(ii) the force is zero. A block moving on a smooth horizontal table is not acted upon by a horizontal force (since there is no friction), but may undergo a large displacement.

(iii) the force and displacement are mutually perpendicular. This is so since, for $\theta=\pi / 2 \mathrm{rad}$ $\left(=90^{\circ}\right), \cos (\pi / 2)=0$. For the block moving on a smooth horizontal table, the gravitational force $m g$ does no work since it acts at right angles to the displacement. If we assume that the moon’s orbits around the earth is perfectly circular then the earth’s gravitational force does no work. The moon’s instantaneous displacement is tangential while the earth’s force is radially inwards and $\theta=\pi / 2$.

Work can be both positive and negative. If $\theta$ is between $0^{\circ}$ and $90^{\circ}, \cos \theta$ in Eq. (5.4) is positive. If $\theta$ is between $90^{\circ}$ and $180^{\circ}, \cos \theta$ is negative. In many examples the frictional force opposes displacement and $\theta=180^{\circ}$. Then the work done by friction is negative $\left(\cos 180^{\circ}=-1\right)$.

From Eq. (5.4) it is clear that work and energy have the same dimensions, $\left[\mathrm{ML}^{2} \mathrm{~T}^{-2}\right]$. The SI unit of these is joule (J), named after the famous British physicist James Prescott Joule (1811-1869). Since work and energy are so widely used as physical concepts, alternative units abound and some of these are listed in Table 5.1.

Table 5.1 Alternative Units of Work/Energy in $\mathrm{J}$

erg | $10^{-7} \mathrm{~J}$ |
---|---|

electron volt (eV) | $1.6 \times 10^{-19} \mathrm{~J}$ |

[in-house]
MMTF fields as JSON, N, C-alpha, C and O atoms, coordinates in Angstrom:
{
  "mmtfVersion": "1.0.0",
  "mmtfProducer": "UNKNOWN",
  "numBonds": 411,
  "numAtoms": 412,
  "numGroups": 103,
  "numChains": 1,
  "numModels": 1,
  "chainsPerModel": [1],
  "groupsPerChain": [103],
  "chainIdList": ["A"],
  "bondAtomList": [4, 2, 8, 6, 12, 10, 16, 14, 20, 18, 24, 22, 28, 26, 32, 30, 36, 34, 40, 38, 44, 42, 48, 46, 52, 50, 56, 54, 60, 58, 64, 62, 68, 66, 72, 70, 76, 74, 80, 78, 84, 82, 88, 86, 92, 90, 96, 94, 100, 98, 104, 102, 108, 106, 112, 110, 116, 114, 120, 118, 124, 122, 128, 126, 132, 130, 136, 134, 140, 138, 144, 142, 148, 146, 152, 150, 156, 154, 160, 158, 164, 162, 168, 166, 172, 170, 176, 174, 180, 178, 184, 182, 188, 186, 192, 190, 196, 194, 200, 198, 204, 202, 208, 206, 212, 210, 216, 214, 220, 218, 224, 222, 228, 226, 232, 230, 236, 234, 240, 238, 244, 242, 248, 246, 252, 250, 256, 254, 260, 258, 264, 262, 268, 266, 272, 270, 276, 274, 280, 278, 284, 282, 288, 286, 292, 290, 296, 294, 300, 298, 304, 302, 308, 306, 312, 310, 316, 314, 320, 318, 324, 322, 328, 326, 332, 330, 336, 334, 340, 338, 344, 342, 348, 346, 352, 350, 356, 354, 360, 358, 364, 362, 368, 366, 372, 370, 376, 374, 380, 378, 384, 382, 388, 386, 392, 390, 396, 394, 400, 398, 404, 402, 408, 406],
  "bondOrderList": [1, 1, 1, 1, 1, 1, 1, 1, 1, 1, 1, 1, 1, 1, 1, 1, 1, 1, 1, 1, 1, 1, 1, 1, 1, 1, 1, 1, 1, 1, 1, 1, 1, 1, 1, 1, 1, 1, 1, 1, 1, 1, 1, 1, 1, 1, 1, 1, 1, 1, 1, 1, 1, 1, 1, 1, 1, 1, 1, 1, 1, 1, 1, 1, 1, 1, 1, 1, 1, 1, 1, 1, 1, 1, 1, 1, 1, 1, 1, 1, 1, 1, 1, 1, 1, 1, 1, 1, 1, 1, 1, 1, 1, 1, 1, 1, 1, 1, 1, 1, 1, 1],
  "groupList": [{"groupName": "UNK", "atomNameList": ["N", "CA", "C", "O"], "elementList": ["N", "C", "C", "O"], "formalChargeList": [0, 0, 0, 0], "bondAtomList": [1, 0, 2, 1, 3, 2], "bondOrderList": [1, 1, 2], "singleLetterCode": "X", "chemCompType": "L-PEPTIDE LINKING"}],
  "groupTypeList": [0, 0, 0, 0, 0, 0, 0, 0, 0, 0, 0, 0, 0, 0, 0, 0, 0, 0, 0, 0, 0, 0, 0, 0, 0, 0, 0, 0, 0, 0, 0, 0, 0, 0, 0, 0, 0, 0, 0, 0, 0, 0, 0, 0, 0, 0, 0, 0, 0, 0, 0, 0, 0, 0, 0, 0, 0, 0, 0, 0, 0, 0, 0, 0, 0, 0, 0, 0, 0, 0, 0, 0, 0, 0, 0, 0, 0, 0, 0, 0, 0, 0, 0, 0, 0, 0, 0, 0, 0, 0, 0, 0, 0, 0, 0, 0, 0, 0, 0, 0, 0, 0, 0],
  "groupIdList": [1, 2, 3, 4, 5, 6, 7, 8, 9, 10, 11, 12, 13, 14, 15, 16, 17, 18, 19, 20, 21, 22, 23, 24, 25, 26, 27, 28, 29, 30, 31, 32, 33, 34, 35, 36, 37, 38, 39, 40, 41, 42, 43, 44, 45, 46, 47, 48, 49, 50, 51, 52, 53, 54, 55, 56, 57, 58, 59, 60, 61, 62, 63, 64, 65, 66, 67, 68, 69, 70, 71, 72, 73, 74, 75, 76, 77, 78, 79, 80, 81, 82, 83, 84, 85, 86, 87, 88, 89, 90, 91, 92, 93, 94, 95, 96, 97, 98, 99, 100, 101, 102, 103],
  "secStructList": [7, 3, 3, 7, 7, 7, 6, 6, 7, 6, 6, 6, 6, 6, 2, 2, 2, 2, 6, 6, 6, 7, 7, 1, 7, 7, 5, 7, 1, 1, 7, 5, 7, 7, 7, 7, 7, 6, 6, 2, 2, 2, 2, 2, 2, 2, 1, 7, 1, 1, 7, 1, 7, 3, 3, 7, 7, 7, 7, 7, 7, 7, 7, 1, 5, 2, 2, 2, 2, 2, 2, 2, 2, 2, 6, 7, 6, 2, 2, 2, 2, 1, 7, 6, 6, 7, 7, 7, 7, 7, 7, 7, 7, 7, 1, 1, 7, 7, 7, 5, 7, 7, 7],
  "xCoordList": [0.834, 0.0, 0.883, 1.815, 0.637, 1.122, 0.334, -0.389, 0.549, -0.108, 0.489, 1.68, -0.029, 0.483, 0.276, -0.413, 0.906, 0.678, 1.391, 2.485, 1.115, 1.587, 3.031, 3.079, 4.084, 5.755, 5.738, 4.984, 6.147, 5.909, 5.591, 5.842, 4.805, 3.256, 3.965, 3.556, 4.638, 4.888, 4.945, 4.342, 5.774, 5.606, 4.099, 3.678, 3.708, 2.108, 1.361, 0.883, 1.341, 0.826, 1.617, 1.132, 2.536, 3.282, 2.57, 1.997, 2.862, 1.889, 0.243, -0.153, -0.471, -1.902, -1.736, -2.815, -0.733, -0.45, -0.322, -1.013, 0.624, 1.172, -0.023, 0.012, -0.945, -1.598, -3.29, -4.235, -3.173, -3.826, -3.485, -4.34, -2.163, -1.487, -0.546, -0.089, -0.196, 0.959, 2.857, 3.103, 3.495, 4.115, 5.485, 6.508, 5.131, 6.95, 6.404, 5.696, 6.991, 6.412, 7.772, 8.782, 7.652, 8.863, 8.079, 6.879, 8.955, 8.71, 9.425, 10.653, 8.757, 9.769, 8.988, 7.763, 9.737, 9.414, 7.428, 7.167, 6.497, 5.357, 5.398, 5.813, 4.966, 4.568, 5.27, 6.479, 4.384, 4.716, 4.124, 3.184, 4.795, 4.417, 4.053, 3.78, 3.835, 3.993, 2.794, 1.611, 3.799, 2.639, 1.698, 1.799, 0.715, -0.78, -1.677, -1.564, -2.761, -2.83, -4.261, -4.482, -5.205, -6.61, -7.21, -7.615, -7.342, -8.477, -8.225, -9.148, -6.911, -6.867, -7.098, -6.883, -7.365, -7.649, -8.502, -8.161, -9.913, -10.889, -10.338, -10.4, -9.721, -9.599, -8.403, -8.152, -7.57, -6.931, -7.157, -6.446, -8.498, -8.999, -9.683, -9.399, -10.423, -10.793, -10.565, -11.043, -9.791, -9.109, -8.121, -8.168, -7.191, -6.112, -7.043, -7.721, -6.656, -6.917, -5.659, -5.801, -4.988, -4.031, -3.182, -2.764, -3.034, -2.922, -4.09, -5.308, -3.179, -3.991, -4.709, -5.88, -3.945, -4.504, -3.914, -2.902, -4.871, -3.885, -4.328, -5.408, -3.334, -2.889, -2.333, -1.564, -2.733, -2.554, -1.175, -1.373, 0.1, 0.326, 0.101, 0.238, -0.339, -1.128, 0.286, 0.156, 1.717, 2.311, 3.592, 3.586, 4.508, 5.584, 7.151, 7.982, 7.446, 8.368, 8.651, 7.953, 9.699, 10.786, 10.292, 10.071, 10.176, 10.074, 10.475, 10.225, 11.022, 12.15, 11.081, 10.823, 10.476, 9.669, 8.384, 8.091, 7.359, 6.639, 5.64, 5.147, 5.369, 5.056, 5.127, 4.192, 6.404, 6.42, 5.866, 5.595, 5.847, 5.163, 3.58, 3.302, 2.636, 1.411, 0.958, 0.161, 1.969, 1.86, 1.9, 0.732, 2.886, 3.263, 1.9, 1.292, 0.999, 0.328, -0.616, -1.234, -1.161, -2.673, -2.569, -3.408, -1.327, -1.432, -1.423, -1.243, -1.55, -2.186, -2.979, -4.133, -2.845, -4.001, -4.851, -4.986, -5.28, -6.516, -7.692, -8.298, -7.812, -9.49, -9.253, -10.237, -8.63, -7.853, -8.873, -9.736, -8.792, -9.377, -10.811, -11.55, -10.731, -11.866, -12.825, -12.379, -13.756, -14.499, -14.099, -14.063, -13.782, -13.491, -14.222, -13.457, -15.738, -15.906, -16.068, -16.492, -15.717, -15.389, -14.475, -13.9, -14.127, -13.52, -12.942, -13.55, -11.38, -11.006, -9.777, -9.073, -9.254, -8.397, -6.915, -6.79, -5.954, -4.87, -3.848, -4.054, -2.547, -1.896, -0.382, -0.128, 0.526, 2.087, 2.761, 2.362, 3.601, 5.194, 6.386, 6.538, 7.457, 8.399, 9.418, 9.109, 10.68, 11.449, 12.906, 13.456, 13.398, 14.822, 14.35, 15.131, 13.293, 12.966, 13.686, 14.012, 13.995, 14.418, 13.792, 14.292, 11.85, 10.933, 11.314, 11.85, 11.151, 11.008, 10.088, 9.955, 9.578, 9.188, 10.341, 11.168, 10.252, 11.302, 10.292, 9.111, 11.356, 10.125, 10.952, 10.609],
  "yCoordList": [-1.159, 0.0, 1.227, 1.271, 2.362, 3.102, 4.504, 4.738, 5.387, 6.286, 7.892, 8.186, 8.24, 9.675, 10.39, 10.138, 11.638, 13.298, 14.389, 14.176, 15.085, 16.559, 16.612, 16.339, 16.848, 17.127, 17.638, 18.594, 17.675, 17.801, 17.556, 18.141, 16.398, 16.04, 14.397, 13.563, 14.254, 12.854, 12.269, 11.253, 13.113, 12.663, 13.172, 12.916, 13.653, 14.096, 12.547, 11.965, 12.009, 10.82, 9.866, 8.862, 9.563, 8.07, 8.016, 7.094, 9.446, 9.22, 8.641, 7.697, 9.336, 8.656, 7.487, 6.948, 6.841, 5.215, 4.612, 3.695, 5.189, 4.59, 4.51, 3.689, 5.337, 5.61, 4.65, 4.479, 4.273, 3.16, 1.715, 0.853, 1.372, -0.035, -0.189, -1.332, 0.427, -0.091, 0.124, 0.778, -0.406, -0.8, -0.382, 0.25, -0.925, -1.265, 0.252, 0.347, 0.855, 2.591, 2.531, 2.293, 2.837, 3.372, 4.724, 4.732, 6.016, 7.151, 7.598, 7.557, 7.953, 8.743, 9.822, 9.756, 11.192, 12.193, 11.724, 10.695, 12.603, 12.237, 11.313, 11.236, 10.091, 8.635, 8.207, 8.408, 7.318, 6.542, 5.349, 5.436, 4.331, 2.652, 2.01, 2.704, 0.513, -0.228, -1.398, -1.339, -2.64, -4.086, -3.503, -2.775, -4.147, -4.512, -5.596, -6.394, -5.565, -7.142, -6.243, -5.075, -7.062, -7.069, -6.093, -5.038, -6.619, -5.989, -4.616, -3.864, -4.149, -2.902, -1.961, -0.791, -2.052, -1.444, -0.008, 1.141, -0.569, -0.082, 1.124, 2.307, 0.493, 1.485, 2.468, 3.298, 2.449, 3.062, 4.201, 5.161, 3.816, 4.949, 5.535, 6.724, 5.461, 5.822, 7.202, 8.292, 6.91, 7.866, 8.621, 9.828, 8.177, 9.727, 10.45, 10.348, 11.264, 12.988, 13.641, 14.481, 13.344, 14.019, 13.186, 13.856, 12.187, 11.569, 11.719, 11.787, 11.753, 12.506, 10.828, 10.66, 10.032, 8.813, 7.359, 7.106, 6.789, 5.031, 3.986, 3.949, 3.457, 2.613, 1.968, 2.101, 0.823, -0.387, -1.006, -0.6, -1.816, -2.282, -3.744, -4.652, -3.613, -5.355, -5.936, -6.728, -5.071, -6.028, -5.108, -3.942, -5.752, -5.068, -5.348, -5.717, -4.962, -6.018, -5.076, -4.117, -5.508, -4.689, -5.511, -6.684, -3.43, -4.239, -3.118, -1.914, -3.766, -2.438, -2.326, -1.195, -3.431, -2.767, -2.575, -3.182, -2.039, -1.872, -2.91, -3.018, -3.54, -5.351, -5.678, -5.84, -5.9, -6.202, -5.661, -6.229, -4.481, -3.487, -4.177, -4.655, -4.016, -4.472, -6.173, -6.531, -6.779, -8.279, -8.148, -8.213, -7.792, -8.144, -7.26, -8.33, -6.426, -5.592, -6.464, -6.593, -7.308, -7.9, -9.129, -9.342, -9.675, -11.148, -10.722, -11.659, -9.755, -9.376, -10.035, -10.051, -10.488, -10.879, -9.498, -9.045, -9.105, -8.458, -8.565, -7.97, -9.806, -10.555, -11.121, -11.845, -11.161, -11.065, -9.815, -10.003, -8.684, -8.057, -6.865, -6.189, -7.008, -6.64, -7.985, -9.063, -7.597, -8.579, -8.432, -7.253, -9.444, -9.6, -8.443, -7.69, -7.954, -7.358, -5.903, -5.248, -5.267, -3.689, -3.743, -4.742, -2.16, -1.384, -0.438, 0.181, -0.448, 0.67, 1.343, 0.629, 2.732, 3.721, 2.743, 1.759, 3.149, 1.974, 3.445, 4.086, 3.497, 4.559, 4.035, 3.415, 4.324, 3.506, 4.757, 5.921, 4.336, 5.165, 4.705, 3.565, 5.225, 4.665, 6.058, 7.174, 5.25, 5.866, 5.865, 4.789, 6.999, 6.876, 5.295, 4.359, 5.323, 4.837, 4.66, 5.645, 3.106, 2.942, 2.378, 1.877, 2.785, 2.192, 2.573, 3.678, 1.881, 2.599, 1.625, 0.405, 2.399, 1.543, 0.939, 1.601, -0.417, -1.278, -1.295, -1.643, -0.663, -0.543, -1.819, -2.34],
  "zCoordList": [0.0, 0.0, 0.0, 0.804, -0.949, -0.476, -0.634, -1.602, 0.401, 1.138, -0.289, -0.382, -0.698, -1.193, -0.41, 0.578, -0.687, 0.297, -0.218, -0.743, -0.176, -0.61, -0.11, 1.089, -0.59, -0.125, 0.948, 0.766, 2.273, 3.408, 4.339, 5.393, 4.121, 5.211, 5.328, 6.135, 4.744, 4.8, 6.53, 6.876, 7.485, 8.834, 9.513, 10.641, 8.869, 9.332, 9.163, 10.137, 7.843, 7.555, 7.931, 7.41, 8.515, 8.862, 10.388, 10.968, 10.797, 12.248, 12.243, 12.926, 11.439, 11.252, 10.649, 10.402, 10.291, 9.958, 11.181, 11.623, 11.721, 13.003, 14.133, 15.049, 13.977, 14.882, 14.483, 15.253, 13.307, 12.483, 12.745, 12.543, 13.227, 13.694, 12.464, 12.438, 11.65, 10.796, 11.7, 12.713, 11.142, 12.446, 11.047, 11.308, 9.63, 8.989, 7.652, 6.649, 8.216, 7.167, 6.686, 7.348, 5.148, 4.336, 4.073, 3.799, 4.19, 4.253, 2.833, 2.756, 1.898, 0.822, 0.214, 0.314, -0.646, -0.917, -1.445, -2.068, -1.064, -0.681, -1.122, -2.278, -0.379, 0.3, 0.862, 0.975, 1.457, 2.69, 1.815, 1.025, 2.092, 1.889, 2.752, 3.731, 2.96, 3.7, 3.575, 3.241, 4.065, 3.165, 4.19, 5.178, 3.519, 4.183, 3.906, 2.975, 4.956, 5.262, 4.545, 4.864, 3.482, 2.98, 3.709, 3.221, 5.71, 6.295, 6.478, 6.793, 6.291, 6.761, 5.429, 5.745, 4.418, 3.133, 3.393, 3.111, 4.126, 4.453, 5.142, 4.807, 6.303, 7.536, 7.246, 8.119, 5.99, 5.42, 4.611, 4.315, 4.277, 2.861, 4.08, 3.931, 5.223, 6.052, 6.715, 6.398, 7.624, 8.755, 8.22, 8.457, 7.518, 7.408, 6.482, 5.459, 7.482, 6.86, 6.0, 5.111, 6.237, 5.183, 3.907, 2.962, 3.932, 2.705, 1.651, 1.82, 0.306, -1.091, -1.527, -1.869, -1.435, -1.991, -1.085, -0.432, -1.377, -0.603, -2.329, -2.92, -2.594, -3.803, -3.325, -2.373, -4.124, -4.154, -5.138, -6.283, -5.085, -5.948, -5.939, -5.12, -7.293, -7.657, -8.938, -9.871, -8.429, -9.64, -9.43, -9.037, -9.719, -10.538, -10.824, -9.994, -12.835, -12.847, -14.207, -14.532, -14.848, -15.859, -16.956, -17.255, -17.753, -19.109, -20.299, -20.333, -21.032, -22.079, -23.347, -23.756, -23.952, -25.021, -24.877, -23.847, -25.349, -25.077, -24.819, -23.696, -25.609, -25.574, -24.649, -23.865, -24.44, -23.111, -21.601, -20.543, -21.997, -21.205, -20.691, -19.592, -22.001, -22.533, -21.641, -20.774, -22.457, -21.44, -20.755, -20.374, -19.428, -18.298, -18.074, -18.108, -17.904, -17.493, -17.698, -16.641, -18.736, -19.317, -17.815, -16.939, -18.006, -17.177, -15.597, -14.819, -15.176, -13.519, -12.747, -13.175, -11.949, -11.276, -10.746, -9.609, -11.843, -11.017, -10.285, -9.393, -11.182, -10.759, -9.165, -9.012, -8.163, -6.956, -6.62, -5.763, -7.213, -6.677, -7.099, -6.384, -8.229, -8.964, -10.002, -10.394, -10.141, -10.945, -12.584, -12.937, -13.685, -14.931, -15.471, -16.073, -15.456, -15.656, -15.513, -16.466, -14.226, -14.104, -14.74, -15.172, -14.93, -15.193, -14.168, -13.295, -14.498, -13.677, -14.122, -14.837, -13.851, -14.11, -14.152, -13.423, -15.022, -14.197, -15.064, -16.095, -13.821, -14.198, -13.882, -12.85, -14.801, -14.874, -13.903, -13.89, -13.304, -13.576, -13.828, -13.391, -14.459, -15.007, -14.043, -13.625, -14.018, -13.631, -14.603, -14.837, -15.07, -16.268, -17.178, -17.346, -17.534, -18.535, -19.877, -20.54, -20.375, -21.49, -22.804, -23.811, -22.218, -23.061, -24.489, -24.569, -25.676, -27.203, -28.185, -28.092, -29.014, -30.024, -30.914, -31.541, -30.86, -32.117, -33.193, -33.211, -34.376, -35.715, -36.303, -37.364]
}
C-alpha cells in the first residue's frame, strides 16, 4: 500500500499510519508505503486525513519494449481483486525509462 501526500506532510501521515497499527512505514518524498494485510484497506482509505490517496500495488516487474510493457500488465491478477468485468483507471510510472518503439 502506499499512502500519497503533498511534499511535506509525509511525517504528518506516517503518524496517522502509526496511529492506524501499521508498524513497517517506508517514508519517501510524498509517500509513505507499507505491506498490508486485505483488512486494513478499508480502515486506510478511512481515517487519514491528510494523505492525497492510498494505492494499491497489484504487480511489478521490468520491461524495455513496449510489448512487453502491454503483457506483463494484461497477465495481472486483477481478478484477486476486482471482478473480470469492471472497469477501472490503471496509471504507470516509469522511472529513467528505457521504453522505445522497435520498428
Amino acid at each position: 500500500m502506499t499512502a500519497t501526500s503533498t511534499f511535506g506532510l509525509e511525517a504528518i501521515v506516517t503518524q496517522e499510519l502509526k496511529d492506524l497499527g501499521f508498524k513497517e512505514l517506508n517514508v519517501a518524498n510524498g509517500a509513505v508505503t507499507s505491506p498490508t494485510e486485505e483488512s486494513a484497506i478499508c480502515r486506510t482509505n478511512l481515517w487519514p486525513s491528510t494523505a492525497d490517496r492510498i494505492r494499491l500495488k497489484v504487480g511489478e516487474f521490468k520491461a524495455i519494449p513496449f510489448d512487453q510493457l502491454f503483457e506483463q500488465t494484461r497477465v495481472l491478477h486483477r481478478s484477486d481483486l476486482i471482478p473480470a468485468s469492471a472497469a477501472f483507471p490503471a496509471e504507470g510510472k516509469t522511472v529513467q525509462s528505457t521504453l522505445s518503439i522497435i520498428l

calorie (cal) | $4.186 \mathrm{~J}$ |

kilowatt hour (kWh) | $3.6 \times 10^{6} \mathrm{~J}$ |

**Example 5.3** A cyclist comes to a skidding stop in $10 \mathrm{~m}$. During this process, the force on the cycle due to the road is $200 \mathrm{~N}$ and is directly opposed to the motion. (a) How much work does the road do on the cycle? (b) How much work does the cycle do on the road?

**Answer** Work done on the cycle by the road is the work done by the stopping (frictional) force on the cycle due to the road.

(a) The stopping force and the displacement make an angle of $180^{\circ}$ ( $\pi \mathrm{rad}$) with each other. Thus, work done by the road,

$$ \begin{aligned} W_{r} & =F d \cos \theta \\ & =200 \times 10 \times \cos \pi \\ & =-2000 \mathrm{~J} \end{aligned} $$

It is this negative work that brings the cycle to a halt in accordance with WE theorem.

(b) From Newton’s Third Law an equal and opposite force acts on the road due to the cycle. Its magnitude is 200 N. However, the road undergoes no displacement. Thus, work done by cycle on the road is zero.

The lesson of Example 5.3 is that though the force on a body A exerted by the body $\mathrm{B}$ is always equal and opposite to that on B by A (Newton’s Third Law); the work done on A by B is not necessarily equal and opposite to the work done on $\mathrm{B}$ by $\mathrm{A}$.

### 5.4 KINETIC ENERGY

As noted earlier, if an object of mass $m$ has velocity $\mathbf{v}$, its kinetic energy $K$ is

$$ \begin{equation*} K=\frac{1}{2} m \mathbf{v} \cdot \mathbf{v}=\frac{1}{2} m v^{2} \tag{5.5} \end{equation*} $$

Table 5.2 Typical kinetic energies (K)

Object | Mass (kg) | Speed $\left(\mathrm{m} \mathrm{s}^{-1}\right)$ | $\boldsymbol{K}(\mathbf{J})$ |
---|---|---|---|

Car | 2000 | 25 | $6.3 \times 10^{5}$ |

Running athlete | 70 | 10 | $3.5 \times 10^{3}$ |